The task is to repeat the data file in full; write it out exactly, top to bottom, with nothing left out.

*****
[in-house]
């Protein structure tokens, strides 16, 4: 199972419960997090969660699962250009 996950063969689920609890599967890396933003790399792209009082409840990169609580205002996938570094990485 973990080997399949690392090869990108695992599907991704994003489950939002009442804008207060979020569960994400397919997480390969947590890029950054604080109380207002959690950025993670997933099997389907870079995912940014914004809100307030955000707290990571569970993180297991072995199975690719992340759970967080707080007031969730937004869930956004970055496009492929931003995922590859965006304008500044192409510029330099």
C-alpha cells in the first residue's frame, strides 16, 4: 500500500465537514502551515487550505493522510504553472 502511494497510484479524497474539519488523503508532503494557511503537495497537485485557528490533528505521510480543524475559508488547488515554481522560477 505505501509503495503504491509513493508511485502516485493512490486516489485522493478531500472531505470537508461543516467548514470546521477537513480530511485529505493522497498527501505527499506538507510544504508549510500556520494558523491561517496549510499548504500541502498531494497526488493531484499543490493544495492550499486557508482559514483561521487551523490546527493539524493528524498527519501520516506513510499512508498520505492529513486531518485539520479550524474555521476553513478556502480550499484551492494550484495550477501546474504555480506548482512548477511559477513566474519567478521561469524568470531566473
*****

[in-house]
């Protein structure tokens, strides 16, 4: 199972419960997090969660699962250009 996950063969689920609890599967890396933003790399792209009082409840990169609580205002996938570094990485 973990080997399949690392090869990108695992599907991704994003489950939002009442804008207060979020569960994400397919997480390969947590890029950054604080109380207002959690950025993670997933099997389907870079995912940014914004809100307030955000707290990571569970993180297991072995199975690719992340759970967080707080007031969730937004869930956004970055496009492929931003995922590859965006304008500044192409510029330099």
C-alpha cells in the first residue's frame, strides 16, 4: 500500500465537514502551515487550505493522510504553472 502511494497510484479524497474539519488523503508532503494557511503537495497537485485557528490533528505521510480543524475559508488547488515554481522560477 505505501509503495503504491509513493508511485502516485493512490486516489485522493478531500472531505470537508461543516467548514470546521477537513480530511485529505493522497498527501505527499506538507510544504508549510500556520494558523491561517496549510499548504500541502498531494497526488493531484499543490493544495492550499486557508482559514483561521487551523490546527493539524493528524498527519501520516506513510499512508498520505492529513486531518485539520479550524474555521476553513478556502480550499484551492494550484495550477501546474504555480506548482512548477511559477513566474519567478521561469524568470531566473